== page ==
Persistent Left Superior Vena Cava Identified After Hemodialysis Catheter Insertion: A Case Report

Metalia Puspitasari,1 Hemi Sinorita,2 Hendry Purnasidha Bagaswoto,3 Iri Kuswadi,1 Heru Prasanto,1 Yulia Wardhani,1 Wahyu Tri Kurniawan1 1Division of Nephrology and Hypertension, Department of Internal Medicine, Faculty of Medicine, Universitas Gadjah Mada - Dr. Sardjito Hospital, Yogyakarta, Indones...

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Main Authors: Puspitasari M, Sinorita H, Bagaswoto HP, Kuswadi I, Prasanto H, Wardhani Y, Kurniawan WT
Format: Article
Language:English
Published: Dove Medical Press 2020-10-01
Series:International Medical Case Reports Journal
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Online Access:https://www.dovepress.com/persistent-left-superior-vena-cava-identified-after-hemodialysis-cathe-peer-reviewed-article-IMCRJ
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Summary:Metalia Puspitasari,1 Hemi Sinorita,2 Hendry Purnasidha Bagaswoto,3 Iri Kuswadi,1 Heru Prasanto,1 Yulia Wardhani,1 Wahyu Tri Kurniawan1 1Division of Nephrology and Hypertension, Department of Internal Medicine, Faculty of Medicine, Universitas Gadjah Mada - Dr. Sardjito Hospital, Yogyakarta, Indonesia; 2Division of Endocrinology, Department of Internal Medicine, Faculty of Medicine, Universitas Gadjah Mada - Dr. Sardjito Hospital, Yogyakarta, Indonesia; 3Department of Cardiology and Vascular Medicine, Faculty of Medicine, Universitas Gadjah Mada - Dr. Sardjito Hospital, Yogyakarta, IndonesiaCorrespondence: Metalia PuspitasariDivision of Nephrology and Hypertension, Department of Internal Medicine, Faculty of Medicine, Universitas Gadjah Mada - Dr. Sardjito Hospital, Jl. Kesehatan No. 1, Yogyakarta 55284, IndonesiaTel +62 811 6110 283Email puspitasarimetalia@gmail.comIntroduction: Central venous catheter (CVC) insertion is the most commonly performed clinical procedure when a patient initiates hemodialysis. Despite its clinical benefits, CVC insertion has several risks of complications. Thrombosis, venous stenosis, infection, arrhythmia, pneumothorax, and bleeding are among these complications. Malposition of the tip of the CVC can also occur with an incidence of up to 7%. One of several factors that could contribute to malposition is venous anatomy variation. Persistent left superior vena cava (PLSVC) is an extremely rare venous anatomical disorder but might have a significant clinical impact.Case Presentation: Here we report a PLSVC case that was identified in chest radiography after the insertion of a CVC catheter in a patient with end-stage renal disease (ESRD). A 40-year-old woman with a history of type 2 diabetes mellitus, hypertension, dyslipidemia, and obesity was presented in the emergency room with dyspnea for 1 week. Acute hemodialysis was required because of the ESRD and pulmonary edema. The PLSVC condition accompanied by various complications that occurred in this patient became a dilemma for the nephrologist in determining the diagnosis and proper CVC management.Discussion: PLSVC is the most common congenital abnormality of the vena cava, even though it has a very small incidence. PLSVC occurs in about 0.1– 0.5% of the total population and reaches 10% in individuals with congenital heart abnormalities. Most PLSVC presents along with normal superior vena cava and drains into the right atrium, which makes it very difficult to see the clinical signs and symptoms. Almost all PLSVC conditions are found incidentally during or after invasive procedures such as CVC insertion. CVC insertion in the PLSVC condition needs proper management to minimize the risk of complications.Conclusion: This case shows the importance of understanding the PLSVC condition, which, although very rare, is expected to increase the awareness of the nephrologist in making the diagnosis, determining appropriate management, and preventing complications, thereby improving patient safety.Keywords: persistent left superior vena cava, PLSVC, central venous catheter, CVC, malposition, hemodialysis, end-stage renal disease, ESRD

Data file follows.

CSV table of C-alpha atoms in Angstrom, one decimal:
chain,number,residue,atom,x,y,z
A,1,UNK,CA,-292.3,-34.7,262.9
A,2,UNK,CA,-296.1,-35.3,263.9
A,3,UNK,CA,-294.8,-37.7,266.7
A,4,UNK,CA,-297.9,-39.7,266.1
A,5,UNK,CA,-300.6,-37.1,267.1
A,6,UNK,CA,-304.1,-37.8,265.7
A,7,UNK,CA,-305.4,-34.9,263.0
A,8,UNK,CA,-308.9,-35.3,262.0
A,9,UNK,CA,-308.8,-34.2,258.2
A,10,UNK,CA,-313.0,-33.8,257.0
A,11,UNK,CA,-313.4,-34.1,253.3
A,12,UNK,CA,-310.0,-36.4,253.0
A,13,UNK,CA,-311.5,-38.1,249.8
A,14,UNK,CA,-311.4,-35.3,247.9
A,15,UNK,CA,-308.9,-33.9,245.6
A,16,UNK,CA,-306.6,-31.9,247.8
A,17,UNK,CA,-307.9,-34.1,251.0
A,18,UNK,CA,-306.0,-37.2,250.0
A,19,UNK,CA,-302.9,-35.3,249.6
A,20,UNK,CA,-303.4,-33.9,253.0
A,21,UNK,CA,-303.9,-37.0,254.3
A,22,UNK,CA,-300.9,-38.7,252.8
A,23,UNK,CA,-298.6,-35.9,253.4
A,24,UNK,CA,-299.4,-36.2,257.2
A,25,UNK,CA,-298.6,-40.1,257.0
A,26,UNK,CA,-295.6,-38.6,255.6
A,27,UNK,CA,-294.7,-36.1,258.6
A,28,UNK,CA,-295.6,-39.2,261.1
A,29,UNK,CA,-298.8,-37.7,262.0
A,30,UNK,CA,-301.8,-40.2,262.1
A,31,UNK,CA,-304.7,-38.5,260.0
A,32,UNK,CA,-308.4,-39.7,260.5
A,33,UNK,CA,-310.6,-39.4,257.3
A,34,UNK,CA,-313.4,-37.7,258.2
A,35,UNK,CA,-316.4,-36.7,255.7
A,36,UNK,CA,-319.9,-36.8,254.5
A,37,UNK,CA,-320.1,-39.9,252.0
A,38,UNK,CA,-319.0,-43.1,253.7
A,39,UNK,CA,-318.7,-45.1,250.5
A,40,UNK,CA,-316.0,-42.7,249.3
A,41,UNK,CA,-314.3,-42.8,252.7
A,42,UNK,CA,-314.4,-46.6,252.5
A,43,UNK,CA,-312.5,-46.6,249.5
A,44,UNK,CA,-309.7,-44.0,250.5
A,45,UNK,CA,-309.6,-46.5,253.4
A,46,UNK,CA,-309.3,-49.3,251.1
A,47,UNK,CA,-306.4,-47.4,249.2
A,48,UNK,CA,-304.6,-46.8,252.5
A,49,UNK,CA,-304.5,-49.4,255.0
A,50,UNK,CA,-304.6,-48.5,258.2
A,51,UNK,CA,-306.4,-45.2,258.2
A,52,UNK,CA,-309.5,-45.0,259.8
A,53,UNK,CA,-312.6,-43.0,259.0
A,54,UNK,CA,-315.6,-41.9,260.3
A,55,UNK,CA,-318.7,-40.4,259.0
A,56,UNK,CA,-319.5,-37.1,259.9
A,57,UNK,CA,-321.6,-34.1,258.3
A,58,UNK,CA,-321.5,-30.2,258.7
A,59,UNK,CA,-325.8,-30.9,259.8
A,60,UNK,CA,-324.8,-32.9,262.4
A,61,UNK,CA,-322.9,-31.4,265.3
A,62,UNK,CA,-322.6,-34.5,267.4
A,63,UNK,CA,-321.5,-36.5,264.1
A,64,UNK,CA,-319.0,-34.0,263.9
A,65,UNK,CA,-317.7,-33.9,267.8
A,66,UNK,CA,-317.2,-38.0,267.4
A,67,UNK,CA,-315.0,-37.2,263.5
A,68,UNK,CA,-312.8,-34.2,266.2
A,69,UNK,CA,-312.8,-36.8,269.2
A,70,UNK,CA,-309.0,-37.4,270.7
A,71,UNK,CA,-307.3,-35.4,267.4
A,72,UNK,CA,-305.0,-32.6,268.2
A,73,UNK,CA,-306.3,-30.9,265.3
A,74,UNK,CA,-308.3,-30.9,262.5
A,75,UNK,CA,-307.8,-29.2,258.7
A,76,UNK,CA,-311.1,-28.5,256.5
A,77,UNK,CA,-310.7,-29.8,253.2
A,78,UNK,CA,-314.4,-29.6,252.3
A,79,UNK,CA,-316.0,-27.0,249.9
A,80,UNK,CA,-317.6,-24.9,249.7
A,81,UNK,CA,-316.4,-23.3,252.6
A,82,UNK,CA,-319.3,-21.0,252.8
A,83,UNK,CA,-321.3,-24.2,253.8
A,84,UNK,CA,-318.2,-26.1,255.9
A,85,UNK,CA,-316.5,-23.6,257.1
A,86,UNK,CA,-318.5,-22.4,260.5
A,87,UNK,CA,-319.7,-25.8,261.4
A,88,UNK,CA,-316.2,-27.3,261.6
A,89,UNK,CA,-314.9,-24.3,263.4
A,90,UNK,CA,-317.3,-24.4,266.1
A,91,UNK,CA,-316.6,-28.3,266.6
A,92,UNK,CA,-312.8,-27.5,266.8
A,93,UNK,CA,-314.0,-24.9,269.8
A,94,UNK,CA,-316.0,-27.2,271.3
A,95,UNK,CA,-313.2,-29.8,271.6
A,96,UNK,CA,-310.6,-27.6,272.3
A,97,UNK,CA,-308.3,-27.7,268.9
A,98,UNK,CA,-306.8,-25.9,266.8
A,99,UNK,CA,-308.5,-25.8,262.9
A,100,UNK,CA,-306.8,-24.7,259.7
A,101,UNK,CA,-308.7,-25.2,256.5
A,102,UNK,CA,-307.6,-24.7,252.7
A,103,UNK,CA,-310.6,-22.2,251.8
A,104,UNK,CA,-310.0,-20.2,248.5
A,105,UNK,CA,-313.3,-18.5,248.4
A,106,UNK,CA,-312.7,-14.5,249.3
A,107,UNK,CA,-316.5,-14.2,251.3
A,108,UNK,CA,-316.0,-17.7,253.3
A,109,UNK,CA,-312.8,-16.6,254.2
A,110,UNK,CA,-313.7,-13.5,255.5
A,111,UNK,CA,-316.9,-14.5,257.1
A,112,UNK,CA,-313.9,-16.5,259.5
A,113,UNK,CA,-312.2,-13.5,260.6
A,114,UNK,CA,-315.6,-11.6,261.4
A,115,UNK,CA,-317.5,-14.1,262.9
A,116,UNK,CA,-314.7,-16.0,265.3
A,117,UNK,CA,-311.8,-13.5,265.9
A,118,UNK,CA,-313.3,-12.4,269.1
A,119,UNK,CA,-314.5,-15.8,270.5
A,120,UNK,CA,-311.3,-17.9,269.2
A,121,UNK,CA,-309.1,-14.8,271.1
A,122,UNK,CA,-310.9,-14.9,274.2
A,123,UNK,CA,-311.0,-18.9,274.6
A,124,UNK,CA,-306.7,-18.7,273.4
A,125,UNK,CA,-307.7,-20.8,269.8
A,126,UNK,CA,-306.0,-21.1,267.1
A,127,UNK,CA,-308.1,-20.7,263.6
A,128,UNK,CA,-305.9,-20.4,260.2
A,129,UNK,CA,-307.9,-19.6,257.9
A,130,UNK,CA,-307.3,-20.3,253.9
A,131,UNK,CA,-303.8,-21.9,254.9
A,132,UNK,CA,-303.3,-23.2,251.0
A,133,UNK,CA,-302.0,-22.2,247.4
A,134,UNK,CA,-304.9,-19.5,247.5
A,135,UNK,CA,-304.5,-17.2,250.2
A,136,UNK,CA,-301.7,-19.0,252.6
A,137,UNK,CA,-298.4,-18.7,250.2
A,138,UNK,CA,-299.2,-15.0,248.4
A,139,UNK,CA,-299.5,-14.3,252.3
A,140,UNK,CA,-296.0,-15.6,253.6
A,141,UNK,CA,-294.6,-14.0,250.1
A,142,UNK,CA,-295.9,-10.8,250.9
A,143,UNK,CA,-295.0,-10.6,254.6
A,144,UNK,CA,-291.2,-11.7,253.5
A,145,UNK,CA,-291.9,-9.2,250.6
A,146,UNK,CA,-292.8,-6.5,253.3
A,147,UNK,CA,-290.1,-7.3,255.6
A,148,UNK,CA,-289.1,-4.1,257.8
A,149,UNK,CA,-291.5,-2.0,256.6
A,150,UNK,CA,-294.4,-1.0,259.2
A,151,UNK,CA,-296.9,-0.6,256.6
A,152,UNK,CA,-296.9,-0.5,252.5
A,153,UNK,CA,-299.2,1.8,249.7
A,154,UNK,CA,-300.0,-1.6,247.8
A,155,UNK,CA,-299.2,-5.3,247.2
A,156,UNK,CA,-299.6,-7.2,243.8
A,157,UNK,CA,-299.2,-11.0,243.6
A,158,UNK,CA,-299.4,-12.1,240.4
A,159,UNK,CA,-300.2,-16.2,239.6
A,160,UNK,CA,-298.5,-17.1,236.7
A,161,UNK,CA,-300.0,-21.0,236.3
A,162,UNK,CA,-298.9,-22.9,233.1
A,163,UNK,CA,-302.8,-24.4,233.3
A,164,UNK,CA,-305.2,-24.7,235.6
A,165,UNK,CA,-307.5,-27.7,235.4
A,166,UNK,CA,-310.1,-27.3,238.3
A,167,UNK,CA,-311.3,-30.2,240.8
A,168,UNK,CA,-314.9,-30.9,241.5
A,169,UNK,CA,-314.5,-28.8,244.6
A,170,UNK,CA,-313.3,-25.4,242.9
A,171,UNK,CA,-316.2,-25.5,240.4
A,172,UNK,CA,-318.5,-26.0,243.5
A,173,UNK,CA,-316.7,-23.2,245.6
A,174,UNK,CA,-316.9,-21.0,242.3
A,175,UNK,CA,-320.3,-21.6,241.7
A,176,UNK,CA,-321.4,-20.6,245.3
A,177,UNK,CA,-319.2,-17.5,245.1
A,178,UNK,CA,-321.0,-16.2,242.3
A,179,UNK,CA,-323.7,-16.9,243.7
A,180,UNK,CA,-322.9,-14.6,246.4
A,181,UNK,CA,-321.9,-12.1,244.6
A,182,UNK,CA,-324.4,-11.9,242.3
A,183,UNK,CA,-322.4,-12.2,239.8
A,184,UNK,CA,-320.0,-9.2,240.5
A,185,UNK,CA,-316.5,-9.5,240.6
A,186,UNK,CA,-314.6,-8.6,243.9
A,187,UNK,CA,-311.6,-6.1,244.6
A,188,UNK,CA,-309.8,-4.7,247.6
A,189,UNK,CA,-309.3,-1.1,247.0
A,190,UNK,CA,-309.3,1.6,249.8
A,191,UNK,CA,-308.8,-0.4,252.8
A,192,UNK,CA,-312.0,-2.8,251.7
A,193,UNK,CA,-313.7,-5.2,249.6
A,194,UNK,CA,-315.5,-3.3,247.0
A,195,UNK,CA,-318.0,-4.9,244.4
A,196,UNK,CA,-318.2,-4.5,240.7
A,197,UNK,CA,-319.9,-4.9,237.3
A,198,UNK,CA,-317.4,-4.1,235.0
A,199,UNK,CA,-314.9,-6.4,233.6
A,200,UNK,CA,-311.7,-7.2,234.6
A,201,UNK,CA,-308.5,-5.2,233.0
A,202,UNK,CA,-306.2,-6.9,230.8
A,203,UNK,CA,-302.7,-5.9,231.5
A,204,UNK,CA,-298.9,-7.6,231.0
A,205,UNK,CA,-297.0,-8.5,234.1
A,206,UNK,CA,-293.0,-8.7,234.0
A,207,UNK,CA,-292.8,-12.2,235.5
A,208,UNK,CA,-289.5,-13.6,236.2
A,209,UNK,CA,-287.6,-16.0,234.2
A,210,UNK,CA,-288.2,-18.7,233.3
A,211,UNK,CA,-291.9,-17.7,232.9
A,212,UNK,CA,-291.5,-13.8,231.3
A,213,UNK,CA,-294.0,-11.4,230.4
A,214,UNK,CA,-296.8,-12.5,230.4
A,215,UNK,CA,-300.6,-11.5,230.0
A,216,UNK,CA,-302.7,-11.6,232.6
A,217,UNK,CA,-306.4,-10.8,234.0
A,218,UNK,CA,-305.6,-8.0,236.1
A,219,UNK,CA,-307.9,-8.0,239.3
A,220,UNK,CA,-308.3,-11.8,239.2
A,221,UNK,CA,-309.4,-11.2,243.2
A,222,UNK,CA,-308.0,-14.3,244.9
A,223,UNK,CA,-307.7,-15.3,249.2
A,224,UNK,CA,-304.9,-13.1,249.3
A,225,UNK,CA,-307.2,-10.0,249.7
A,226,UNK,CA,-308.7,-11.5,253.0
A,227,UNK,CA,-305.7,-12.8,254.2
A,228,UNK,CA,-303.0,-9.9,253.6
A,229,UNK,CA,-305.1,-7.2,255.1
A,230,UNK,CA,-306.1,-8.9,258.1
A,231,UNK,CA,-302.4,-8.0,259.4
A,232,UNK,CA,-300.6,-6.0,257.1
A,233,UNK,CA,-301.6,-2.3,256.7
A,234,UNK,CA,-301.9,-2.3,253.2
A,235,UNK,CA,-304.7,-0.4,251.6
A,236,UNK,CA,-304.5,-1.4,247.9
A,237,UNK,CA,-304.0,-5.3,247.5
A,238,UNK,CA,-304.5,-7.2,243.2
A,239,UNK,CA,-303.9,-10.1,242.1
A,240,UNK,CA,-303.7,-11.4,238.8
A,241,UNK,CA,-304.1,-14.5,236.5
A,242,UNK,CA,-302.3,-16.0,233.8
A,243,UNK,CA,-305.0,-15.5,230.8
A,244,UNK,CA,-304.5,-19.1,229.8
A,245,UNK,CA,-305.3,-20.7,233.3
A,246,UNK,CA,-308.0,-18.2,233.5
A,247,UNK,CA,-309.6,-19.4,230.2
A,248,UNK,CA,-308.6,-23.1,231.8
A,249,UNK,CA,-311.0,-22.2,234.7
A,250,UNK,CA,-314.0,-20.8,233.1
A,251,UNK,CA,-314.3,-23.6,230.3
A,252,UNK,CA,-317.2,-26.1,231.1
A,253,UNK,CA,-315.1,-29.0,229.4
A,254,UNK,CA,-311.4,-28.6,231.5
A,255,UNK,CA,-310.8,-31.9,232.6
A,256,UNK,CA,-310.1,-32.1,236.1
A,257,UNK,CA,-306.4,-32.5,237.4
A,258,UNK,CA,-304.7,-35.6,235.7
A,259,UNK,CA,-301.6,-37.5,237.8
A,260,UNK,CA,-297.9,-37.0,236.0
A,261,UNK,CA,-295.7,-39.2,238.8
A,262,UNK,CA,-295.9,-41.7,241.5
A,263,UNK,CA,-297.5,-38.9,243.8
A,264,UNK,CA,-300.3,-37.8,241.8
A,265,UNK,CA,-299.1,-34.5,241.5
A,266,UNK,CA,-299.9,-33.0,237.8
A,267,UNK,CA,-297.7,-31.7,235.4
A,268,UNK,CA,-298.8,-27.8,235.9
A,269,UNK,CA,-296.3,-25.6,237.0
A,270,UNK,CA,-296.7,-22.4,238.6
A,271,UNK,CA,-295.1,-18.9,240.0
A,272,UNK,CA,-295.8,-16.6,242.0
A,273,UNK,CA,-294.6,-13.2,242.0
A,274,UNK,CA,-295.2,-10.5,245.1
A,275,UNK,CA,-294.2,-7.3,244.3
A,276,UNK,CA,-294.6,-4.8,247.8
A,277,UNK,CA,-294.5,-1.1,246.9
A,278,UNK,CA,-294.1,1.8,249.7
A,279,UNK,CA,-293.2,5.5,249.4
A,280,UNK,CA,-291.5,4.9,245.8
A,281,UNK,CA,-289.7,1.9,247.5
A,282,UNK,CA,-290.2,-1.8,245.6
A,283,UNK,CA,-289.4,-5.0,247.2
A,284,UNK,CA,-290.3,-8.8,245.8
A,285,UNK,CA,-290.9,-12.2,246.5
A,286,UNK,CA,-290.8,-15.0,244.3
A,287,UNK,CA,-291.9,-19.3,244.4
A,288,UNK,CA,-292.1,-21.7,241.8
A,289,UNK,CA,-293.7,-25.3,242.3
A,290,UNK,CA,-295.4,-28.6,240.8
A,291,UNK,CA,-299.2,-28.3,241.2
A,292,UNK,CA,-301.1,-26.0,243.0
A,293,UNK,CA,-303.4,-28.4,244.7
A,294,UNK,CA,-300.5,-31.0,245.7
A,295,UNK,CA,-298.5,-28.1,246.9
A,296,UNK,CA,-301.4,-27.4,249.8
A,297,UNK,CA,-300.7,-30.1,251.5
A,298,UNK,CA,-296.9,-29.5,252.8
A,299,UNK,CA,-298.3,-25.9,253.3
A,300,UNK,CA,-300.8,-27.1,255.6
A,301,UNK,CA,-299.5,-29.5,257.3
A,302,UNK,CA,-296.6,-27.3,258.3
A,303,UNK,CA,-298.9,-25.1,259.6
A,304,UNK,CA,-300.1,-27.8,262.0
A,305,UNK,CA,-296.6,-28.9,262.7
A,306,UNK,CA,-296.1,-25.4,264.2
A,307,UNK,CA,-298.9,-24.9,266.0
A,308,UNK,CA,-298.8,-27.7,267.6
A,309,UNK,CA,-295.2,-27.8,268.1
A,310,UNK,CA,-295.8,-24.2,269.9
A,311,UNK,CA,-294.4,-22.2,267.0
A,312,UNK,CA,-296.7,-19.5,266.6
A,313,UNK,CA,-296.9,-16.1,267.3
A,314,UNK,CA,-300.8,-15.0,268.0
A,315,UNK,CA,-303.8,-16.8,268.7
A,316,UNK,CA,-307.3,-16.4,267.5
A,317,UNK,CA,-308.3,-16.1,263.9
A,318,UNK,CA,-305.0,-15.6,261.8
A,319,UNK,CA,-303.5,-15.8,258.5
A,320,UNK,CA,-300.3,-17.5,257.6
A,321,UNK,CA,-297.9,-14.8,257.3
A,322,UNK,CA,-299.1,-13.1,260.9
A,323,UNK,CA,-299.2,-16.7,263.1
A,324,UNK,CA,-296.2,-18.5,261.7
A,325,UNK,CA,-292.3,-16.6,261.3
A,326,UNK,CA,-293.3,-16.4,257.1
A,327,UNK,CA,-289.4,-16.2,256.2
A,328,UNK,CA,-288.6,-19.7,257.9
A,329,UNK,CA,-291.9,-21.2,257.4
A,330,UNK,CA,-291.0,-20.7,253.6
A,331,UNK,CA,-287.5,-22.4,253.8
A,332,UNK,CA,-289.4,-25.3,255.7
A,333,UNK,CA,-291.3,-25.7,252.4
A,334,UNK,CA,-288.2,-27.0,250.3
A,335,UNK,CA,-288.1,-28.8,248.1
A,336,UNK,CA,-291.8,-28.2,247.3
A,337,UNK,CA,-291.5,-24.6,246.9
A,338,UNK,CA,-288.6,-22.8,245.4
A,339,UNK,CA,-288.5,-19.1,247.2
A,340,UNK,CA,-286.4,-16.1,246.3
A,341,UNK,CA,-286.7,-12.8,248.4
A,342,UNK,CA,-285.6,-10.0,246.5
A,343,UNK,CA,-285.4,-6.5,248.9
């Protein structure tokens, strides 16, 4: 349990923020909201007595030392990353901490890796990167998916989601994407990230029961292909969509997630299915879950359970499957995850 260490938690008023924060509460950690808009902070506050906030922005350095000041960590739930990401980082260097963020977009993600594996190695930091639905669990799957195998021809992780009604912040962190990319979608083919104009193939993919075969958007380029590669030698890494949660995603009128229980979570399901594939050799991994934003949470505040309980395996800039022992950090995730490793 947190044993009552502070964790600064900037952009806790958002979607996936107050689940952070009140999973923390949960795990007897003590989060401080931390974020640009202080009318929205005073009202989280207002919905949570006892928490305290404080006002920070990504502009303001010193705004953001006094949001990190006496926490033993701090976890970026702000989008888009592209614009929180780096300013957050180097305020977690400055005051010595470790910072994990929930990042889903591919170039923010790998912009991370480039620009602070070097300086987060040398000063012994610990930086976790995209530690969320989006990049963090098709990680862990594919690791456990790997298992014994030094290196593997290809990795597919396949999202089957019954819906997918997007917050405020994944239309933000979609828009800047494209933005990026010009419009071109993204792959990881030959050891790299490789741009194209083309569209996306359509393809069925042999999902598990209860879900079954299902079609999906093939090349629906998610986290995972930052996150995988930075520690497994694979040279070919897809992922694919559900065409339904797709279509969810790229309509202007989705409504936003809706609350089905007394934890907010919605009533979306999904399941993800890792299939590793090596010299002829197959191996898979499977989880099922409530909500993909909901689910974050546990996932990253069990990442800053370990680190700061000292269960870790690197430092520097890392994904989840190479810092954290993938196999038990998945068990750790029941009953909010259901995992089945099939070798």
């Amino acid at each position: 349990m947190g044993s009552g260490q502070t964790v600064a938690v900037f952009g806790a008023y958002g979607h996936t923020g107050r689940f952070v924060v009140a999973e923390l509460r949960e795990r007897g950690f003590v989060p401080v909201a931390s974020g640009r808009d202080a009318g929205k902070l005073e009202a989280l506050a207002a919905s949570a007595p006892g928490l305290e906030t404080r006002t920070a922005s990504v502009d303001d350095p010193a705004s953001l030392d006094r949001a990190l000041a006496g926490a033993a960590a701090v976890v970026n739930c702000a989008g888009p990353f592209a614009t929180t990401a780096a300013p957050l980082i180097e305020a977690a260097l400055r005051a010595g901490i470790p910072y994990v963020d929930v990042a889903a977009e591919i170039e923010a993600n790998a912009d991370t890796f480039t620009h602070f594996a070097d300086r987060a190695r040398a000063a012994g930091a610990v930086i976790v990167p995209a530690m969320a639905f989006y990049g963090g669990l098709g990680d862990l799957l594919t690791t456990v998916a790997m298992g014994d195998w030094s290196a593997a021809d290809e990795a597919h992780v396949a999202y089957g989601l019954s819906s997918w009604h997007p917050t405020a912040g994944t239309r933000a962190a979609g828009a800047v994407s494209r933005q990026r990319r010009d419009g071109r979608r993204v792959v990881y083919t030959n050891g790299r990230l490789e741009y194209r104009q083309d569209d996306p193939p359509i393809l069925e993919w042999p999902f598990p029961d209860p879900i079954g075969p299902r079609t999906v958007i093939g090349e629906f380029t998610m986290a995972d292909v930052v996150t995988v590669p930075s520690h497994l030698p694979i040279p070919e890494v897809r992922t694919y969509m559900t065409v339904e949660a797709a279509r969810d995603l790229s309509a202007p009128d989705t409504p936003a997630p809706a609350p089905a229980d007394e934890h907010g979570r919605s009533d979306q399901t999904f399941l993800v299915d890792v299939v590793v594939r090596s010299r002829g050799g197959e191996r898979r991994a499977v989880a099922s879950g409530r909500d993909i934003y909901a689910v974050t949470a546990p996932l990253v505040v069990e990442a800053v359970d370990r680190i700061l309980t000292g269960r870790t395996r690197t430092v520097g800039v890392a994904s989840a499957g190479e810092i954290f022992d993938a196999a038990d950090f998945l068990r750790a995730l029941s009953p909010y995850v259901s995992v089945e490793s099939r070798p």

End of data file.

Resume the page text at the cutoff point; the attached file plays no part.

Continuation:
ISSN:1179-142X